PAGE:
Some observers have suggested that the Autobots serve as proxies for the heroes which many of wish to believe in, but who no longer seem plausible in flesh in blood form. The emphasis on gritty realism, the innate understanding that man is flawed, means that our species concocts angels from our imaginations who are reflective purely of our godliness. To put into stark relief the pure motives and actions of these incarnations of the good we juxtapose them against an array of the armies of darkness, demons of pure malice; the Decepticons. I have often emphasized that religion co-opts natural human impulses, that it is not one thing by the interweaving together of myriad strands of our psychology. An analogy between the relationship between some adult humans and the Transformers world which exhibits a spiritual intensity is comprehensible via this model of religion; Transformers may intersect with a host of motifs and cognitive sentiments which are normally operant during moments of religious intensity. The original Optimus Prime died in the 1986 cartoon film, but he was subsequently resurrected. Prime's rebirth was inevitable, the anger at his death, the emotional anguish demanded it. The writers and marketers and creators had to cater to an audience with needs and compulsions. Transformers had gone from cartoon to cult.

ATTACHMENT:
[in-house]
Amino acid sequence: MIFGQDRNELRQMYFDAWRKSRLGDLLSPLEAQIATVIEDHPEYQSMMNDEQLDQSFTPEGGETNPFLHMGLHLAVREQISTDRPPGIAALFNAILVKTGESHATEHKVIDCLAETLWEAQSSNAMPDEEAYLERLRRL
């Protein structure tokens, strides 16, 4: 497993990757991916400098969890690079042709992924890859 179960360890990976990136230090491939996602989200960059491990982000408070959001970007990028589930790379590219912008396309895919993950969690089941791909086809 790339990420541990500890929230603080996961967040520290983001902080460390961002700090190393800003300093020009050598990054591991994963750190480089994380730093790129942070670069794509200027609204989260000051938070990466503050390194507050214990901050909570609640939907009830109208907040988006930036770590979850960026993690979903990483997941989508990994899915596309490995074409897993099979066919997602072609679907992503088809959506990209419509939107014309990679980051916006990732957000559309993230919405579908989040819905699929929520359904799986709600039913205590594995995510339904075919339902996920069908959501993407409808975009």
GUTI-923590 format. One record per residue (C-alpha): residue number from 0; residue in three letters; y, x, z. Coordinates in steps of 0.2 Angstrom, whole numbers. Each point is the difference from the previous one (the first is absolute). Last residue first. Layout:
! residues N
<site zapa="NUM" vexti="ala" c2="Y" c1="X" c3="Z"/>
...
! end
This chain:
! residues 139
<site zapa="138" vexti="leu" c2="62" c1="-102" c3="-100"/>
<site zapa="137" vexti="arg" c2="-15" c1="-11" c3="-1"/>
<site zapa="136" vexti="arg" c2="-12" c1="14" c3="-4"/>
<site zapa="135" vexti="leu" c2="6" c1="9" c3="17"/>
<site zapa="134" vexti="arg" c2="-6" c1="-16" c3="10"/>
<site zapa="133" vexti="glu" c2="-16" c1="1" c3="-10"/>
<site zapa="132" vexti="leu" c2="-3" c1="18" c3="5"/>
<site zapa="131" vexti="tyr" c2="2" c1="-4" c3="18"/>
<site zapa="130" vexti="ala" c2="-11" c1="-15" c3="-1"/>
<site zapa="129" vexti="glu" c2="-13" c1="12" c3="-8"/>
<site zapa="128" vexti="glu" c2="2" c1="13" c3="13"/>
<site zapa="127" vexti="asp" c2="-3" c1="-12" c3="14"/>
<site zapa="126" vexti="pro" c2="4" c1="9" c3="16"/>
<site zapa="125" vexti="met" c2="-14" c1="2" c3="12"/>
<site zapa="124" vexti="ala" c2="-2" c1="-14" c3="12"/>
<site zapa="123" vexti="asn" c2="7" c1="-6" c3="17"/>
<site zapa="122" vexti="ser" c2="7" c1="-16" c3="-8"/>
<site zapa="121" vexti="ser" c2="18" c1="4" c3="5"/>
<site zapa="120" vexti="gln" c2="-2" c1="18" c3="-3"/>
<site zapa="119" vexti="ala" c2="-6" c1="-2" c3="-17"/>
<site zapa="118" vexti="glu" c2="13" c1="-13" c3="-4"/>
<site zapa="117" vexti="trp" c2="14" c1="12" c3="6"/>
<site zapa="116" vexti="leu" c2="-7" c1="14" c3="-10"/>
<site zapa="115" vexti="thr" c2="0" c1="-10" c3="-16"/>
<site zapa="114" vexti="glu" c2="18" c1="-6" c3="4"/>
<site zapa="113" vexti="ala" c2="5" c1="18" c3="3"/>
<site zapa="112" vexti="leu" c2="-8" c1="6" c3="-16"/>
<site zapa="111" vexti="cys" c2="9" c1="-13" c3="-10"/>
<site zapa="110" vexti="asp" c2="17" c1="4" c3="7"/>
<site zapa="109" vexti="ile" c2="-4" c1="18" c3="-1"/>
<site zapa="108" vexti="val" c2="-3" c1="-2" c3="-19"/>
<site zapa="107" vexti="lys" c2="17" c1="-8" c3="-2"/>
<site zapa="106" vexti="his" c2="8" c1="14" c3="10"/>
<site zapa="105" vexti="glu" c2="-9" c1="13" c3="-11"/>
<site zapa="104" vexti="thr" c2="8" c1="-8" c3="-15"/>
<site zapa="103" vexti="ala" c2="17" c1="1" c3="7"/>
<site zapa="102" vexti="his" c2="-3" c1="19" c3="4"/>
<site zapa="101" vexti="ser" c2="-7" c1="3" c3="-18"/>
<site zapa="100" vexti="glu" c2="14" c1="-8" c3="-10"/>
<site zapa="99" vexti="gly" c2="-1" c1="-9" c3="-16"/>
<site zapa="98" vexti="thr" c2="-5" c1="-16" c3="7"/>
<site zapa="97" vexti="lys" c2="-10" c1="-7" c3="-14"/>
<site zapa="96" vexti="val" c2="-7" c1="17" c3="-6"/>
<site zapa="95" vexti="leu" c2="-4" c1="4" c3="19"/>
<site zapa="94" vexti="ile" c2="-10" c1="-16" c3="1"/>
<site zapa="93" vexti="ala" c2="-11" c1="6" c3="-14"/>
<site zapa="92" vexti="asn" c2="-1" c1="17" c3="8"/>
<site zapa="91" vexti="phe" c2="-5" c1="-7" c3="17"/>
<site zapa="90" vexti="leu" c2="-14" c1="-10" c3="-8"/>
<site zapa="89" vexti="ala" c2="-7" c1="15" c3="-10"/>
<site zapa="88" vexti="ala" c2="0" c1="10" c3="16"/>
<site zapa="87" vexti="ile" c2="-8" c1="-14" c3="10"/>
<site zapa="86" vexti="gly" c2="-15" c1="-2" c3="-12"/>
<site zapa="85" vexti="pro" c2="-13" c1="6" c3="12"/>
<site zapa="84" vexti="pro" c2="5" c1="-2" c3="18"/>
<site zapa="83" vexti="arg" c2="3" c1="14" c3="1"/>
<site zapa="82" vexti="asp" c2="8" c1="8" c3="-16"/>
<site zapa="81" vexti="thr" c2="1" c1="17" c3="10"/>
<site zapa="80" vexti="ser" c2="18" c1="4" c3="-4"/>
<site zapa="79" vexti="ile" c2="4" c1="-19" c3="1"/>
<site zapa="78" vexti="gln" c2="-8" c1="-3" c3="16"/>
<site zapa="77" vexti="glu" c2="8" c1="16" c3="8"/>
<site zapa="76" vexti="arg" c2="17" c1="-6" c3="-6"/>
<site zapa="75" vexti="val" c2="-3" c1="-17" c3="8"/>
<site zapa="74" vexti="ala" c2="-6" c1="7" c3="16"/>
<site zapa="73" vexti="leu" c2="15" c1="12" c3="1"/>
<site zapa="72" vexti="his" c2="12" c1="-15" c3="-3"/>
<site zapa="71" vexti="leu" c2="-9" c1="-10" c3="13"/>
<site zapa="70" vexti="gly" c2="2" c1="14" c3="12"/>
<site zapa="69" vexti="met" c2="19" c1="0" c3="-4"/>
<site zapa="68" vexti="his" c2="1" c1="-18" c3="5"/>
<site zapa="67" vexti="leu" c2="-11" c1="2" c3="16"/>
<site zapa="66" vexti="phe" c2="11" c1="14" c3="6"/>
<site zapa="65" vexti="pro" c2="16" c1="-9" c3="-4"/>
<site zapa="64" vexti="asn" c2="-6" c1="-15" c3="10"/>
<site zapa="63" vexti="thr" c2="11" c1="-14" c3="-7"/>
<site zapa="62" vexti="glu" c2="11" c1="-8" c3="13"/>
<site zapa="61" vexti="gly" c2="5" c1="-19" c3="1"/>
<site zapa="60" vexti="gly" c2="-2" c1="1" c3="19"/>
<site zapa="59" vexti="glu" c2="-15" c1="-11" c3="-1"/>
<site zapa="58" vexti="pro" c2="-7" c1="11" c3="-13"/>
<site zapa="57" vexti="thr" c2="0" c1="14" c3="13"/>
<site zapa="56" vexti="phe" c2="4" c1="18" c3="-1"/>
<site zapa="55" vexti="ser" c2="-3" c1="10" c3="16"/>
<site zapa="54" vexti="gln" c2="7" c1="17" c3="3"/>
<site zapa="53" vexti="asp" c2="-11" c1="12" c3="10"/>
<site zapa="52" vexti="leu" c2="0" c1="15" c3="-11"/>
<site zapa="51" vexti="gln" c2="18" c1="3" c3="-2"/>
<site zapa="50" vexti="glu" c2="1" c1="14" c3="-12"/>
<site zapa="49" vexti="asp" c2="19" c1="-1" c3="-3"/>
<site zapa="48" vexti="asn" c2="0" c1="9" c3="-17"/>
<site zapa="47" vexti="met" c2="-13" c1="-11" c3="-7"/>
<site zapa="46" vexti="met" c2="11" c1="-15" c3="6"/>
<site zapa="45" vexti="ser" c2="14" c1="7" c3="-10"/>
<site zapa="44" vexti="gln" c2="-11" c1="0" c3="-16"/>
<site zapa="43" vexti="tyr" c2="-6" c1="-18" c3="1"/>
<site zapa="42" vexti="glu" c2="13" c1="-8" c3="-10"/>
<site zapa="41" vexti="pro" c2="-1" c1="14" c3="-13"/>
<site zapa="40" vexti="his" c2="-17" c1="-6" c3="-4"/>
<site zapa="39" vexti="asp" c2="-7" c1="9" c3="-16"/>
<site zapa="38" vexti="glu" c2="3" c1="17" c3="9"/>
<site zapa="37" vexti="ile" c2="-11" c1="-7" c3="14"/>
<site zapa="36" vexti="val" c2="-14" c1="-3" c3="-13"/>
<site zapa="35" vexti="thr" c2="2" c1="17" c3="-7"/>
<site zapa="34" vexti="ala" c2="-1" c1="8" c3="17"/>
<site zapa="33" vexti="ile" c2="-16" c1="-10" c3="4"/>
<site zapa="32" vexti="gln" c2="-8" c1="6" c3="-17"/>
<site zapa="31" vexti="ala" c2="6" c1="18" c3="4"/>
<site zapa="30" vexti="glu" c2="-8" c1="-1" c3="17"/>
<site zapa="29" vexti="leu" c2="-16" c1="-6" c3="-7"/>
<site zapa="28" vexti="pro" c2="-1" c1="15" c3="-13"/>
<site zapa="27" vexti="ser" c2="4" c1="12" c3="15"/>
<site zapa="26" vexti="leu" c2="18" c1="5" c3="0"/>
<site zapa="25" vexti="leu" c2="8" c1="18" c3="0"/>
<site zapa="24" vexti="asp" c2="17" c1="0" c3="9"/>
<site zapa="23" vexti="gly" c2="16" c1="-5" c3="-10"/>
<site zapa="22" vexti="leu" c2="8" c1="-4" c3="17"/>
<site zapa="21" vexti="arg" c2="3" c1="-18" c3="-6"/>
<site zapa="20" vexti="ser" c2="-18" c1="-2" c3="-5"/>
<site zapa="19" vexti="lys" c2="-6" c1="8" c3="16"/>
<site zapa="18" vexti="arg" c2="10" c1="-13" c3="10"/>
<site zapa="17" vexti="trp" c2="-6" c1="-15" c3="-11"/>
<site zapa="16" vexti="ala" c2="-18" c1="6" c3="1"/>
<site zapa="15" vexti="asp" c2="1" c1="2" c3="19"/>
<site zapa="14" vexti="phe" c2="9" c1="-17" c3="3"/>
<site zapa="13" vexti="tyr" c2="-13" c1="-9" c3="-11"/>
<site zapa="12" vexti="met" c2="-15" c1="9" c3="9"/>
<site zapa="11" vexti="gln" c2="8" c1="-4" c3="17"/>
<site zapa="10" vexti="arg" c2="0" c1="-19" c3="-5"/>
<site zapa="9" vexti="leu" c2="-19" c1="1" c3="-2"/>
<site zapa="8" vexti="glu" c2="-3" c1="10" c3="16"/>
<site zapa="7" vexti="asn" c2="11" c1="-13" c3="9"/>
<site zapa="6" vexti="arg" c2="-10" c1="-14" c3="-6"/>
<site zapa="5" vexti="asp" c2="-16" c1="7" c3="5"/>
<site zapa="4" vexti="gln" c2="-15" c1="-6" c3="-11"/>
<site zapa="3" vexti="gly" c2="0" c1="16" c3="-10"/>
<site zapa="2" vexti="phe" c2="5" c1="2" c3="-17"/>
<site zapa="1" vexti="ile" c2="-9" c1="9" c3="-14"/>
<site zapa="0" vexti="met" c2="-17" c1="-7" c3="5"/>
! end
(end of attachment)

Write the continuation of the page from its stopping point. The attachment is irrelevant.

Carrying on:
But as my brother's statement suggests it is not a universal cult. Transformers flourished and emerged during the mid-1980s, and those of us who were elementary school age during that period look back to the series and its characters, to the figure of Prime, as touchstones. But today's youth don't have the same experience, the brand is relatively stale and uninspiring despite the flurry of activity surrounding the movie. A religious analogy can make this more understandable; Mormons often declare that the Book of Mormon is a literary masterpiece, while Muslims declare the Koran to be Muhammad's one and only miracle. But looking from the outside these religious masterpieces are often seen to be simplistic and lacking in elegance. The emotional valences which the believers imbue a divinely inspired work elevates its characteristics above other books, but for those whom a book is just a book it is interpreted as a work of man and so it often suffers. Similarly, the experience of today's teens and men around the age of 30 as they watch the film differs because for the former it is only an action movie with incredible special effects. Prime has no significance as a figure who looms over their childhood, he is not the gods come alive. For the older set there is no denial of the film's corniness and implausibility, but to some extent they believe because it is simply so absurd.